CAREER: Generalized Image Understanding with Probabilistic Ontologies and Dynamic Adaptive Graph Hierarchies
Corso, Jason Principal Investigator
MetadataShow full item record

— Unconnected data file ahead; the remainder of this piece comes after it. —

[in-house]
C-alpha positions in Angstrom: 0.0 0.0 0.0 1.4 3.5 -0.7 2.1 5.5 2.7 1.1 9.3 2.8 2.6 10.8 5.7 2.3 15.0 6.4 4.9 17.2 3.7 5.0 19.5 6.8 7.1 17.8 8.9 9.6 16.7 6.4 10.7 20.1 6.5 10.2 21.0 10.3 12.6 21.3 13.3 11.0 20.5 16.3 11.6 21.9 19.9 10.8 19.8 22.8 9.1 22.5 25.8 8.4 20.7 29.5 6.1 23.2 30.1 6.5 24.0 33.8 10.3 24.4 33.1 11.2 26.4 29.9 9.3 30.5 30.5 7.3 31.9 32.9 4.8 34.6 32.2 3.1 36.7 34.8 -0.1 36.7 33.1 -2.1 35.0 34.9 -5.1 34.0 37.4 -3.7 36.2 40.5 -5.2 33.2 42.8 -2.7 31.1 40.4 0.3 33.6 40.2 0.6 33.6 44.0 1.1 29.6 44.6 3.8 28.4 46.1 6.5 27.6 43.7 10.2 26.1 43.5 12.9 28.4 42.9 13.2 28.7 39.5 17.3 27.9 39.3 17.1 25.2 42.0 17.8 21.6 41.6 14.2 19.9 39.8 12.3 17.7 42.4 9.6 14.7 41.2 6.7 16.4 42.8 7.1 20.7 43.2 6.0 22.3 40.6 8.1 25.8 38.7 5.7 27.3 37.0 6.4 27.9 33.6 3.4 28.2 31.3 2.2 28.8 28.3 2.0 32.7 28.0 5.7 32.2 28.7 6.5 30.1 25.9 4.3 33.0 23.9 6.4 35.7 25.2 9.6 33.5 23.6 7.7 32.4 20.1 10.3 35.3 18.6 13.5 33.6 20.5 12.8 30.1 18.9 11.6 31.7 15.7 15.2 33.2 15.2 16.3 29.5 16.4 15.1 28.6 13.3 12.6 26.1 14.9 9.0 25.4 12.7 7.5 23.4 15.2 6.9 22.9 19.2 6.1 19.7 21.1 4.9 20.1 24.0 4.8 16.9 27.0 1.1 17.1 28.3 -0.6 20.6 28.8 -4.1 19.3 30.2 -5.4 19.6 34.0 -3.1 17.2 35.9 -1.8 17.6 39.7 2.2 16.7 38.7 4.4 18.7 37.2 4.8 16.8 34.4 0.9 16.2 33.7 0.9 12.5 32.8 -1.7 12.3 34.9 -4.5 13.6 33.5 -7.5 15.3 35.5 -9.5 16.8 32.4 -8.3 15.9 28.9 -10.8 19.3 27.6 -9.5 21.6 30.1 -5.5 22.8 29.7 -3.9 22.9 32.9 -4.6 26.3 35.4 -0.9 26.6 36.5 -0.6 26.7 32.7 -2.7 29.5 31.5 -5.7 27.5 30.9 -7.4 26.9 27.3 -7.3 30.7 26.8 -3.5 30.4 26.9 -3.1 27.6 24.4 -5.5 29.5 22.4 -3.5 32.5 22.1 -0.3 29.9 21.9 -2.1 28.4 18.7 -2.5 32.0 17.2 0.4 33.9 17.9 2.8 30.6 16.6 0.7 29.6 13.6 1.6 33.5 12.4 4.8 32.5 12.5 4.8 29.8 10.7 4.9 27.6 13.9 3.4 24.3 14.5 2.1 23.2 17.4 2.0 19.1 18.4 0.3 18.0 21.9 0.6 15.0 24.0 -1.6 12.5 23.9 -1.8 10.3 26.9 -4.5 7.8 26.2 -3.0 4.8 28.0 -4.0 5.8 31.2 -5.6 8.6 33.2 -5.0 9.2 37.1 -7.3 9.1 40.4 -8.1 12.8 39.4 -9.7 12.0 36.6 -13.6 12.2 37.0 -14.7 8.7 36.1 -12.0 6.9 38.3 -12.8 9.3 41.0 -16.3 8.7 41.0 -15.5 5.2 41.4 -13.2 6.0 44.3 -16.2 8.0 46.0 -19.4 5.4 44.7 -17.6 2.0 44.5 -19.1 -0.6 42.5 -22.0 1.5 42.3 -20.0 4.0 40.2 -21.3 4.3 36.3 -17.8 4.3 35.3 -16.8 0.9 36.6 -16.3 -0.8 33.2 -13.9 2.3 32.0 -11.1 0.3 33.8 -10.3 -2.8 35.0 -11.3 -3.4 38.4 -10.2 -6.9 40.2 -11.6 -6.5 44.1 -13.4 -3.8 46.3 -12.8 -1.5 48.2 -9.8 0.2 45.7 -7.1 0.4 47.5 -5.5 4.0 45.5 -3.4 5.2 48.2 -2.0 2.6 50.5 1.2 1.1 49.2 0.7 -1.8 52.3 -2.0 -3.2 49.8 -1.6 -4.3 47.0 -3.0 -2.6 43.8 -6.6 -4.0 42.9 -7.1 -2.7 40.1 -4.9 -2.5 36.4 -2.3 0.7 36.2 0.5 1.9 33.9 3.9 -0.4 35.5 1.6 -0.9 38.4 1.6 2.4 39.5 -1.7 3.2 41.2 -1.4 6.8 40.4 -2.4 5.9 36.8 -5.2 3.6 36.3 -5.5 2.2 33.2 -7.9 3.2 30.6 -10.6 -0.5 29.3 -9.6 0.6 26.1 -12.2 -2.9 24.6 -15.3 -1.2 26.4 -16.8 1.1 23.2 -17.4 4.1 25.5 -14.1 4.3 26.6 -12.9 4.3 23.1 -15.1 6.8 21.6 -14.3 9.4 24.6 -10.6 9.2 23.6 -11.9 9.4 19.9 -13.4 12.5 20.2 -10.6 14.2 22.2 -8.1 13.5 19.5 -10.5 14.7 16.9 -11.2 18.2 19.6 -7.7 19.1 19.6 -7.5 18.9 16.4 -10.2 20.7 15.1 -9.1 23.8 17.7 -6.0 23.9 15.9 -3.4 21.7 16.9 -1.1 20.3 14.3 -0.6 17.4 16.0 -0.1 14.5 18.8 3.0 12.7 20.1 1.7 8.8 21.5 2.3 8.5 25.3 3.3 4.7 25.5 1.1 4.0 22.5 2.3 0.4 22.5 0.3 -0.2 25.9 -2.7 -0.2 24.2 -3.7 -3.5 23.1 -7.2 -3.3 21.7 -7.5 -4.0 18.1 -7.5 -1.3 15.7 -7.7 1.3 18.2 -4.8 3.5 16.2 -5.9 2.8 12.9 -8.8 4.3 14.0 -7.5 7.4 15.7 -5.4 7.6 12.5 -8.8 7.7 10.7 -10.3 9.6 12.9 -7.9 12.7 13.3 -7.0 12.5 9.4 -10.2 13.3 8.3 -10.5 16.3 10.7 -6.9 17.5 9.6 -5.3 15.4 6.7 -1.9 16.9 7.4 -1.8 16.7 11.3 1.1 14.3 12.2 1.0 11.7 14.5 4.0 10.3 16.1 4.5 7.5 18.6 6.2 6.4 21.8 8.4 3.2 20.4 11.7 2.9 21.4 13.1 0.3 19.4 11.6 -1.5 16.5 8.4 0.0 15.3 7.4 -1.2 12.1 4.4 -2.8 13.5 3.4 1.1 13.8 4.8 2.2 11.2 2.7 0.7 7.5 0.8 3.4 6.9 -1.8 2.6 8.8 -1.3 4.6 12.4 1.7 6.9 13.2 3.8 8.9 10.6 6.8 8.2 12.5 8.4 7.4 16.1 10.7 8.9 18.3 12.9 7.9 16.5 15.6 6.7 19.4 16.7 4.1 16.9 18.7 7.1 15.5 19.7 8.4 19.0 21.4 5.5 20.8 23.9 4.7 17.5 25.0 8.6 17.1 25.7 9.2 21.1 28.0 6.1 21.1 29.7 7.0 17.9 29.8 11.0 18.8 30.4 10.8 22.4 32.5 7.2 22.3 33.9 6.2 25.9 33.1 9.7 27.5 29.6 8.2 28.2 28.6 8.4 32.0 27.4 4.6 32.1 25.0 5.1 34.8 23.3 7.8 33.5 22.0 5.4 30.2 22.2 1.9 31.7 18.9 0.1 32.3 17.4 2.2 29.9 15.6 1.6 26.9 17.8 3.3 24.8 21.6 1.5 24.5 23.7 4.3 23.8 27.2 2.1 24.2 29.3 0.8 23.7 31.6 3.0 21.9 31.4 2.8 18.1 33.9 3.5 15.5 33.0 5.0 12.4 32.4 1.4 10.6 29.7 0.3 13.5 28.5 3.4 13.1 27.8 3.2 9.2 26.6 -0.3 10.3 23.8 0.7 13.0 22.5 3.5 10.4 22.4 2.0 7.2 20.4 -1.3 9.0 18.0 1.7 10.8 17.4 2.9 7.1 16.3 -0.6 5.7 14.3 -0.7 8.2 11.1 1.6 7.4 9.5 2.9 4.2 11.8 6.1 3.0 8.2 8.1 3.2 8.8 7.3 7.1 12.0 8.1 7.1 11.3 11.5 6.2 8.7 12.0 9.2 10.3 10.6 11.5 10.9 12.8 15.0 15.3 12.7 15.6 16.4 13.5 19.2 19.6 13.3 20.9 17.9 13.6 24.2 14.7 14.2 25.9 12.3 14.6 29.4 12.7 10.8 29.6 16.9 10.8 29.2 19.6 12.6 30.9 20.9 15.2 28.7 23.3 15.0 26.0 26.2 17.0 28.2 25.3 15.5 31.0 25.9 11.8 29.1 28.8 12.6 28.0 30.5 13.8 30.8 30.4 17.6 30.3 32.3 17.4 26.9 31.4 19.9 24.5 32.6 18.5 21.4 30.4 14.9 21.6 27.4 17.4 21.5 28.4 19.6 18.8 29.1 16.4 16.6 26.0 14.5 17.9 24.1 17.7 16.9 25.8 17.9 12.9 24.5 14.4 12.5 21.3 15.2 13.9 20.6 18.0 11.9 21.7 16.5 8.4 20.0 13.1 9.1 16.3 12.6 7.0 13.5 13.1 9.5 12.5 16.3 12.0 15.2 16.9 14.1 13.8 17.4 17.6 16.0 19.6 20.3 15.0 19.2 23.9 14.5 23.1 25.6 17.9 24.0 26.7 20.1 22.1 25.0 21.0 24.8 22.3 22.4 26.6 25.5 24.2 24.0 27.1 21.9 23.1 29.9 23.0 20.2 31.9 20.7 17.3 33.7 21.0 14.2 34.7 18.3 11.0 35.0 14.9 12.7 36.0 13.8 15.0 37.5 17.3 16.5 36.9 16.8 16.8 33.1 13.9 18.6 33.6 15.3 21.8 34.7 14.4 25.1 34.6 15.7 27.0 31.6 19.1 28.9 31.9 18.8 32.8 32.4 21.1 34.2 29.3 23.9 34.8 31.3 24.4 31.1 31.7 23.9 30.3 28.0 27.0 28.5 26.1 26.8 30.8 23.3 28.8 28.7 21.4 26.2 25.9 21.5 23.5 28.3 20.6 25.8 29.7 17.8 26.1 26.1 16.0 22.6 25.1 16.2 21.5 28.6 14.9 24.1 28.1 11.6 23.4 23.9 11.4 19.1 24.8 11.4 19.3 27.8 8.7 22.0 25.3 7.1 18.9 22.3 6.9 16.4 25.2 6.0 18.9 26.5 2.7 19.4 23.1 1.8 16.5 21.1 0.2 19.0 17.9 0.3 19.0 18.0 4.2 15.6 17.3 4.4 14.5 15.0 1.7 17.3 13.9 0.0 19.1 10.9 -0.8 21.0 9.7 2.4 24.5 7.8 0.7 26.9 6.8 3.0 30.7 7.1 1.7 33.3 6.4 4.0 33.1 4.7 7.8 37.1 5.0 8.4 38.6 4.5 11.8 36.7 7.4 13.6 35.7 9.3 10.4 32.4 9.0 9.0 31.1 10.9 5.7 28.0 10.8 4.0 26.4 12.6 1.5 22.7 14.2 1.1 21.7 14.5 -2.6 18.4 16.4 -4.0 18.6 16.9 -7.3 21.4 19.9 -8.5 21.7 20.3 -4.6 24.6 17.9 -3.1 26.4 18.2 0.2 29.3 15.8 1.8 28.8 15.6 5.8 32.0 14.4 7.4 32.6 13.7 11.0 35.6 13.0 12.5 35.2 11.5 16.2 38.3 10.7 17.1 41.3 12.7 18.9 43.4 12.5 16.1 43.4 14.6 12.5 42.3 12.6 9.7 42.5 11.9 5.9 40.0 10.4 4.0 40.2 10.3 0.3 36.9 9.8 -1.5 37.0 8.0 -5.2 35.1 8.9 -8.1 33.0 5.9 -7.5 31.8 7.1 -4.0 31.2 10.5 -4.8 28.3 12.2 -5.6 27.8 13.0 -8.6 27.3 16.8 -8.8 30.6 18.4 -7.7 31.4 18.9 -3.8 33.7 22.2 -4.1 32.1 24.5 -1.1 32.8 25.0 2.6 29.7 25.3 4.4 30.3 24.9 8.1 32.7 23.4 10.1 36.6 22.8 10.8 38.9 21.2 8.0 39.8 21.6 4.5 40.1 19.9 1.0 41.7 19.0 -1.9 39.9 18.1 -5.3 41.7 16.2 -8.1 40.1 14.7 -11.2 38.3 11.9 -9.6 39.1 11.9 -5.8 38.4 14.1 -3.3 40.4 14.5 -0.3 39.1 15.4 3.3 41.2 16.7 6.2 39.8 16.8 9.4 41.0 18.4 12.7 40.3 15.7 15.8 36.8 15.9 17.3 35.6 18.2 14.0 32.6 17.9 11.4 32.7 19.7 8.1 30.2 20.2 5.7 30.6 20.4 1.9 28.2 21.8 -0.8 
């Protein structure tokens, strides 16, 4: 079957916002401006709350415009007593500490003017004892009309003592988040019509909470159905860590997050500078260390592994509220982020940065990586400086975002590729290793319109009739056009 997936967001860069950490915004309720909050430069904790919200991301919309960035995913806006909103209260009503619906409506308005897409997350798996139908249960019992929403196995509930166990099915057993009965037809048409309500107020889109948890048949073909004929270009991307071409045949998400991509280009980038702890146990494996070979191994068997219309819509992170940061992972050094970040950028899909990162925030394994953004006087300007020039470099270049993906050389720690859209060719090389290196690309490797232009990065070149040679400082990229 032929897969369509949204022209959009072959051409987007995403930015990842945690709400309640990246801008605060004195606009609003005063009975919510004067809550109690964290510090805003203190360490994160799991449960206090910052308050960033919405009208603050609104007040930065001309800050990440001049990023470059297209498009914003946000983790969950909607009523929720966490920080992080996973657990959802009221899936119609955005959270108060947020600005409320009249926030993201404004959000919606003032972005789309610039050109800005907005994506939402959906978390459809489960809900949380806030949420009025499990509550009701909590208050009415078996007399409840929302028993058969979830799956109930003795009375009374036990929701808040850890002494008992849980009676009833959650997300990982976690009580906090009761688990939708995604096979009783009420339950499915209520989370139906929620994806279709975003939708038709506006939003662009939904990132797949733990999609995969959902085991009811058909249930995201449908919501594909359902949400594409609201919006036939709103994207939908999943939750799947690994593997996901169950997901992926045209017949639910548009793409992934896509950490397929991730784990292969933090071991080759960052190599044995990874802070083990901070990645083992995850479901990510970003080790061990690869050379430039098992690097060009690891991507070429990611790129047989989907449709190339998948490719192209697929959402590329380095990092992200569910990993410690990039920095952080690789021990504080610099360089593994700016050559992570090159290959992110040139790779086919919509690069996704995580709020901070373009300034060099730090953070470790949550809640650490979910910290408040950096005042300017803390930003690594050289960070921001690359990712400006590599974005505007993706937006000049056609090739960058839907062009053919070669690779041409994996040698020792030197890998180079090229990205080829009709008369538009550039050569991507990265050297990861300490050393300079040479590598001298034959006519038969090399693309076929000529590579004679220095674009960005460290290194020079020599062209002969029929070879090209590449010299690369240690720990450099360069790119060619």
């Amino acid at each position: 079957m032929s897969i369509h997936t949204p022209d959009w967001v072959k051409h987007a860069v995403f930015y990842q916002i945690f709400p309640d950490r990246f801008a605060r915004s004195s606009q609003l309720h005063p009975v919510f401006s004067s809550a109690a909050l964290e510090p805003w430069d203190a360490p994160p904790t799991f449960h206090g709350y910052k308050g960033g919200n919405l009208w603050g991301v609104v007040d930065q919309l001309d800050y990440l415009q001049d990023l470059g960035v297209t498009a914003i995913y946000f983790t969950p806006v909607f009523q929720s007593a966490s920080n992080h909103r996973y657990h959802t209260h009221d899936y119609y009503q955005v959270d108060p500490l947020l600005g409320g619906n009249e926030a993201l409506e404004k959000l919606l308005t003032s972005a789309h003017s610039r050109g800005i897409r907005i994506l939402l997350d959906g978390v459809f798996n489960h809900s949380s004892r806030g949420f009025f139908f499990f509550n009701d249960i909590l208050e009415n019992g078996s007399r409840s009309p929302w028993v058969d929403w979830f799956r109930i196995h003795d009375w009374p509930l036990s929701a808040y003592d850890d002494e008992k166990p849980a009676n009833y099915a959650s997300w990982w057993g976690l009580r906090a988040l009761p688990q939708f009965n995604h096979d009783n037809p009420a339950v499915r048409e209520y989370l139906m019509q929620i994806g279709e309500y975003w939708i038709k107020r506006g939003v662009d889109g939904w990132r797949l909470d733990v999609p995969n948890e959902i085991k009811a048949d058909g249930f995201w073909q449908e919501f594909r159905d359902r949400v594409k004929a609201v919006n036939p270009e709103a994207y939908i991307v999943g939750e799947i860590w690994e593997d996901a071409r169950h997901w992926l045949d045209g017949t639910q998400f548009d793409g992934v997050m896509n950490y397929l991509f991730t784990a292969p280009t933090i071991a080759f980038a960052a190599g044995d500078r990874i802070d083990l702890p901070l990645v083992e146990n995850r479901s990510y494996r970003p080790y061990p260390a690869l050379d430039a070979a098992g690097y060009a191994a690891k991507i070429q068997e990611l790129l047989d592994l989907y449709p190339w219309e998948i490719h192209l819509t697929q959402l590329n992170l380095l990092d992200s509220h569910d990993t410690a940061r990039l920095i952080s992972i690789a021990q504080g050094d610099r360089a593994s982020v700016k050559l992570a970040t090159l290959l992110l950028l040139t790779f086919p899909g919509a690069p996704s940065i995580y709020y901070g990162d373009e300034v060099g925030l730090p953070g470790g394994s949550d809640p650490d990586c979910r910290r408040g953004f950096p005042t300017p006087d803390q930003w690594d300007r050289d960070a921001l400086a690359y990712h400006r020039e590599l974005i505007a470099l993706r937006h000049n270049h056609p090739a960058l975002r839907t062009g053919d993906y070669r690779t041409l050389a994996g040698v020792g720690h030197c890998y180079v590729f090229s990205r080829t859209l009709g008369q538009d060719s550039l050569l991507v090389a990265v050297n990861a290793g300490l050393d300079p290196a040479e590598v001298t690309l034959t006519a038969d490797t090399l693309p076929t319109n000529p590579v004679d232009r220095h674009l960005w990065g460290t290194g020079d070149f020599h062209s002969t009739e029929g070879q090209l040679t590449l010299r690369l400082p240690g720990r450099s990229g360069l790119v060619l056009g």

This award is funded under the American Recovery and Reinvestment Act of 2009 (Public Law 111-5). From representation to learning to inference, effective use of high-level semantic knowledge in computer vision remains a challenge in bridging the signal-symbol gap. This research investigates the role of semantics in visual inference through the generalized image understanding problem: to automatically detect, localize, segment, and recognize the core high-level elements and how they interact in an image, and provide a parsimonious semantic description of the image. Specifically, this research examines a unified methodology that integrates low- (e.g., pixels and features), mid- (e.g. latent structure), and high-level (e.g., semantics) elements for visual inference. Adaptive graph hierarchies induced directly from the images provide the core mathematical representation. A statistical interpretation of affinities between neighboring pixels and regions in the image drives this induction. Latent elements and structure are captured with multilevel Markov networks. A probabilistic ontology represents the core knowledge and uncertainty of the inferred structure and guides the ultimate semantic interpretation of the image. At each level, rigorous methods from computer science and statistics are connected to and combined with formal semantic methods from philosophy. A symbiotic education plan involving graduate and undergraduate mentoring and education, professional tutorial courses at the boundary of vision and ontology, and K-12 outreach is incorporated into the research plan. The research and education, disseminated broadly through both the applied science and semantics/philosophy literatures, lays a foundation on which to both utilize and automatically extract rich semantic information from images and other signal data for critical application areas such as internet vision, autonomous navigation, and ambient biometrics.